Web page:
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What Apple's new open stance means for iOS apps

Matt Kapko | June 15, 2016
At its annual Worldwide Developers Conference, Apple this week empowered third-party developers to further integrate their apps with native iOS software. The changes should have significant impact behind the scenes of iOS and on iPhone users' screens.

SAN FRANCISCO — Apple plans to give developers new access to some of its most popular apps and features, an unprecedented deviation for the company that will markedly change the user experience of the platform. This week at the company's 27th annual Worldwide Developers Conference (WWDC), Apple opened access to the "crown jewels" of iOS  through a series of new APIs for Siri, iMessage and Maps, according to Patrick Moorhead, president and principal analyst at Moor Insights & Strategy

It is notable any time Apple relinquishes even a little control of its operating system, and with the release of iOS 10, which is expected in the fall, Apple will shift away from its isolationist tendencies and put the future of its most widely used native iOS apps in the hands of third-party developers. The strategic shift is also in line with similar efforts underway at Facebook, Google, Microsoft and Amazon.

"This signifies something of a shift at Apple from favoring its own first-party apps and services to trying to create the best possible experience in functions like Siri, Maps or iMessage," says Jan Dawson, chief analyst and founder of tech research firm Jackdaw. "Just as Apple had to make a strategic shift from the first iPhone to creating the App Store, it's now opening up the rest of the iPhone to third-parties, and that should prompt a flourishing of new forms of value creation around the iPhone."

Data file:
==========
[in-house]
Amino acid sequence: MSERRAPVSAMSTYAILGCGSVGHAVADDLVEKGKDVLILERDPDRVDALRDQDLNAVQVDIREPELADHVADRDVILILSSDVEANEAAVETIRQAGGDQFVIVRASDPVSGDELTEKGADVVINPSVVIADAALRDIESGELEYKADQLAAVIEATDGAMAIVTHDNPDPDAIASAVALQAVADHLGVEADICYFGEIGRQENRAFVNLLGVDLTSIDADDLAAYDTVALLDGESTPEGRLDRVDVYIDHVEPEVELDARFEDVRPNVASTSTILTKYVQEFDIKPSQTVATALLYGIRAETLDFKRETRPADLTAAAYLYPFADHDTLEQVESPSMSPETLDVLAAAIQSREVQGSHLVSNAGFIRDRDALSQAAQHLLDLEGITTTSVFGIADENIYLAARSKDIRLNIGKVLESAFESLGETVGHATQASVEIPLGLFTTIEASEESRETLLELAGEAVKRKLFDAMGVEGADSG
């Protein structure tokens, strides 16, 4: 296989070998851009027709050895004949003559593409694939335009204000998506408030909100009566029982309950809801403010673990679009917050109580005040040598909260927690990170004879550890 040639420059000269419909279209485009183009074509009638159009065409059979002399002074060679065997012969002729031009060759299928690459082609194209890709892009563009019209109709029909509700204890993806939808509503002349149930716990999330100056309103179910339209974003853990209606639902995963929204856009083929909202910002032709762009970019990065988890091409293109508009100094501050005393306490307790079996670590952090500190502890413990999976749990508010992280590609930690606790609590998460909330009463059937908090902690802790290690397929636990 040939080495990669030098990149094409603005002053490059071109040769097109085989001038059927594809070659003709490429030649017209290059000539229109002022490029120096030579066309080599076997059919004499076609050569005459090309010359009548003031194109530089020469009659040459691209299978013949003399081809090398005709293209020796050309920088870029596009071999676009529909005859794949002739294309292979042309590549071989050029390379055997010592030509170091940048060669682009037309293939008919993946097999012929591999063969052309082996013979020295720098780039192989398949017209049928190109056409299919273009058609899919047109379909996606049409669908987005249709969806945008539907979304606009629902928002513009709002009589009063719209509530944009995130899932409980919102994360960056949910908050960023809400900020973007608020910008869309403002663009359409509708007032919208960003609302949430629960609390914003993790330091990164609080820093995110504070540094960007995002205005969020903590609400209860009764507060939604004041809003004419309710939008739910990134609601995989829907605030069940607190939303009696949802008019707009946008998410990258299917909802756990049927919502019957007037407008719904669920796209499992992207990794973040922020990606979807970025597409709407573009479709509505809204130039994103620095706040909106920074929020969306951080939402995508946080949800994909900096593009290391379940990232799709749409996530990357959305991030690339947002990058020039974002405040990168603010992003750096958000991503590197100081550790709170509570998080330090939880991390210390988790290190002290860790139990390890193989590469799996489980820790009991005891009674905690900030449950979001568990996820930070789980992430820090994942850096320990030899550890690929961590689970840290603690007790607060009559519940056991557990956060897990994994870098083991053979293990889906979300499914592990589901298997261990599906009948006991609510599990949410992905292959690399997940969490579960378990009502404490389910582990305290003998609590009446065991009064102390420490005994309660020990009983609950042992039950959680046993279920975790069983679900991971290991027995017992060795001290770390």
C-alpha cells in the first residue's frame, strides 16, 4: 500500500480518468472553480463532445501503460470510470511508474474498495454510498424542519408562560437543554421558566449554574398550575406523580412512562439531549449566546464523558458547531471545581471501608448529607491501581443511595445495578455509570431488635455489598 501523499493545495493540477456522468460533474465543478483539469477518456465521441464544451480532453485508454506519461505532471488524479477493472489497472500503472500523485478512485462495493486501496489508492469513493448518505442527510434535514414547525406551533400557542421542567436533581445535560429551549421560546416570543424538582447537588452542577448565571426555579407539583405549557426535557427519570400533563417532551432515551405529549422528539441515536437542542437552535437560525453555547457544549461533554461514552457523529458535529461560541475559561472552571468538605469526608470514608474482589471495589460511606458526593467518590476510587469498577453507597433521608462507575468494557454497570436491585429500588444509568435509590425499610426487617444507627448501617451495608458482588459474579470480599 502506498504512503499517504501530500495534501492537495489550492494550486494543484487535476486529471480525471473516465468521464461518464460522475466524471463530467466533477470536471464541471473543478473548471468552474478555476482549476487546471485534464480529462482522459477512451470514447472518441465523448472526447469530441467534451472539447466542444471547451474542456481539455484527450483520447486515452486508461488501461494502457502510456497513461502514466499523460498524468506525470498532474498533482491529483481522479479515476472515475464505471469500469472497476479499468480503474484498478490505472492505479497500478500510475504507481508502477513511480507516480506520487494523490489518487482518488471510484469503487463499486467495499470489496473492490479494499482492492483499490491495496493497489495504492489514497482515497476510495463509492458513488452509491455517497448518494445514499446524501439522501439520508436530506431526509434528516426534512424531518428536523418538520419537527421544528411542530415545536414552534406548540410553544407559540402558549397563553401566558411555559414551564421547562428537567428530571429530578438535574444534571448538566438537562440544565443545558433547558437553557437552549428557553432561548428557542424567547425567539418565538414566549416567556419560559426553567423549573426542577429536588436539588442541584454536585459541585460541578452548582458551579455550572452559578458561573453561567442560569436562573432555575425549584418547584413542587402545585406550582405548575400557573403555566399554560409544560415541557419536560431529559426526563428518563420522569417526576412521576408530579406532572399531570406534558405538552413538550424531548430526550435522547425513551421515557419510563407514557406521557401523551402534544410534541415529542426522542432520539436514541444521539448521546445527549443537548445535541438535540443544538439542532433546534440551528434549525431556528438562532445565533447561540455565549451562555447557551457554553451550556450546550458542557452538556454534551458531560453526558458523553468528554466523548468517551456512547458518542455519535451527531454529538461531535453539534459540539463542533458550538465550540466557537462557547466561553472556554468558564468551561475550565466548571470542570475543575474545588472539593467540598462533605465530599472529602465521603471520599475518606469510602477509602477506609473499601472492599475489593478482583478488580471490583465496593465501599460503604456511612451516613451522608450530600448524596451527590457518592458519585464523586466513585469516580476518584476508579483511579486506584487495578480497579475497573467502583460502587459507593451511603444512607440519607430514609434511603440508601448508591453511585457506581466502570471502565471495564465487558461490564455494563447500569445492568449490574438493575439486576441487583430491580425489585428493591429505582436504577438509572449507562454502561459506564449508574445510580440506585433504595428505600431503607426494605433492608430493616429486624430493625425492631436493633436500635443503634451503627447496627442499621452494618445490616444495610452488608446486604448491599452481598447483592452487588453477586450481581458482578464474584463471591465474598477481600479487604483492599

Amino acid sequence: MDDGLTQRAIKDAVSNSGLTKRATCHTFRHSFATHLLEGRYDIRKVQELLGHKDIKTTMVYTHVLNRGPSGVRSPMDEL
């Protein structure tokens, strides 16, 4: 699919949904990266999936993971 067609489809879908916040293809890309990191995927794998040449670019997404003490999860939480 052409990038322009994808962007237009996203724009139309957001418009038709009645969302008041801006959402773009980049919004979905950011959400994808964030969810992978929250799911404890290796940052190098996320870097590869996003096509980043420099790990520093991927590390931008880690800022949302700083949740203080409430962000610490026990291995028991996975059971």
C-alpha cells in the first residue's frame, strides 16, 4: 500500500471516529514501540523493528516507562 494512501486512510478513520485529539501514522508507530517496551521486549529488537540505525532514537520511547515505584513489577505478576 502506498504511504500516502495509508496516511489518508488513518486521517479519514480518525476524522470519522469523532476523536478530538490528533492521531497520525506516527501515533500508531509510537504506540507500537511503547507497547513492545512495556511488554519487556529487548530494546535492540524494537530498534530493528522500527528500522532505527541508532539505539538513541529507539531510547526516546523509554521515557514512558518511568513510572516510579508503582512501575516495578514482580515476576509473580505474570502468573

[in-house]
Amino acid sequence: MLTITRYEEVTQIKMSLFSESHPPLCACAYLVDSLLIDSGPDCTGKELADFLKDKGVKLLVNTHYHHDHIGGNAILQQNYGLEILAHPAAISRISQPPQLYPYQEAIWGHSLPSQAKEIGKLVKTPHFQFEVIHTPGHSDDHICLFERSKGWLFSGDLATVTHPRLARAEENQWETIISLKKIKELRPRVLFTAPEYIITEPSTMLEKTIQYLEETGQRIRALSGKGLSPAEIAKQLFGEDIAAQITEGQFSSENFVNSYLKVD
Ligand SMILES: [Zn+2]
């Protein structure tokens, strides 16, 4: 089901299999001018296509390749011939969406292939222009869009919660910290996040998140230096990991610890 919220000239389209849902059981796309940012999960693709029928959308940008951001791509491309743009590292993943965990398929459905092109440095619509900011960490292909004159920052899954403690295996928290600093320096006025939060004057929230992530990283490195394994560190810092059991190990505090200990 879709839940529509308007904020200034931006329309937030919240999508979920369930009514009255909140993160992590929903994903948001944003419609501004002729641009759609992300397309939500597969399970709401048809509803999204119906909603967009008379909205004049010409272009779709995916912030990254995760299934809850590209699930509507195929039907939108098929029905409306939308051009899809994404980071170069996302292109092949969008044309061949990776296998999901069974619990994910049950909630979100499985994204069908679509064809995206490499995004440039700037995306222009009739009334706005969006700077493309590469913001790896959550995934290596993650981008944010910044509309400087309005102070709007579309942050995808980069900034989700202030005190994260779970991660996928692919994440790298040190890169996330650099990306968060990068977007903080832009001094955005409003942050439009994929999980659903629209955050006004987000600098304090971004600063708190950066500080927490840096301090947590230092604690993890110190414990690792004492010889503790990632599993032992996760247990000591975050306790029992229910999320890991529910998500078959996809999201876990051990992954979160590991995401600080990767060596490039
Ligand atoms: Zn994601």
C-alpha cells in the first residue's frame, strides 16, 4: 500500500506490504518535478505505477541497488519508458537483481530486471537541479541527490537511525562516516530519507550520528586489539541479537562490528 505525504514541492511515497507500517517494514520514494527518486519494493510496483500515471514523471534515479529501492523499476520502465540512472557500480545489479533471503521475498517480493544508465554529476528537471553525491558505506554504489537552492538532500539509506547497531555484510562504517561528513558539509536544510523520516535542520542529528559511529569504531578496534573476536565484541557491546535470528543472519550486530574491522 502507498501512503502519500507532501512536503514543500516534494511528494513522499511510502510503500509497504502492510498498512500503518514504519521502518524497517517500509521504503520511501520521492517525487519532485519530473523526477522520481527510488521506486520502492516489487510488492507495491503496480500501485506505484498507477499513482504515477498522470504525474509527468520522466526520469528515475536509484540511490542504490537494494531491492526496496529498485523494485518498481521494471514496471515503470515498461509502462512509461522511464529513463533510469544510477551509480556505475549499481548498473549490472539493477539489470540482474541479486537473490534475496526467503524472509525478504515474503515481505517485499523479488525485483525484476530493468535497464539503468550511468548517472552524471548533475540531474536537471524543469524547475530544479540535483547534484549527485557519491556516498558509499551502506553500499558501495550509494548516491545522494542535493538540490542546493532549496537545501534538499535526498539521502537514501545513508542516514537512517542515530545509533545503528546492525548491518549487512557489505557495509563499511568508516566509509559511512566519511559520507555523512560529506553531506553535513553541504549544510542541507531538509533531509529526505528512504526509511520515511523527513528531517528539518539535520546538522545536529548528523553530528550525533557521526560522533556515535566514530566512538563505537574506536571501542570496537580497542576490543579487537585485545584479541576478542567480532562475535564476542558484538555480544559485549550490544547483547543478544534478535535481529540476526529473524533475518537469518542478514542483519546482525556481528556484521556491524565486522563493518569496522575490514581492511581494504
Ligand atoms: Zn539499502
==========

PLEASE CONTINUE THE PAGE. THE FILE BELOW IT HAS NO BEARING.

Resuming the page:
Apple breathes new life into already-thriving iOS ecosystem

The iPhone ecosystem will likely become stronger as a result of these changes according to Dawson. Apple has already moved toward openness in a number of ways recently, but the company will take a "big step further" down that path when it eases many controls that were previously untouchable for third-parties, Dawson says. Apple hopes the change will also attract more developers to its platform, though iOS is already very popular among developers. 

"[Apple's] developer community has never been more vibrant. We now have 13 million developers" who contributed two million apps to the App Store, said CEO Tim Cook during the WWDC keynote address. Those apps were downloaded 130 million times, and Apple paid almost $50 billion directly to developers during the last eight years, according to Cook. 

Apple wants many more developers (and would-be developers) to join the iOS ecosystem, so it's aiming to make its development tools easier to use. The company is trying to make coding less intimidating with the release of a new, free iPad app called "Swift Playgrounds" that teaches beginners how to code. The app includes real iOS APIs, step-by-step lessons and detailed coding sessions. Swift, the open-source programming language Apple released in 2014, has already been used to develop more than 100,000 apps, according to Apple, and the company hopes Swift Playgrounds will "profoundly impact the way kids learn to code," Cook said.


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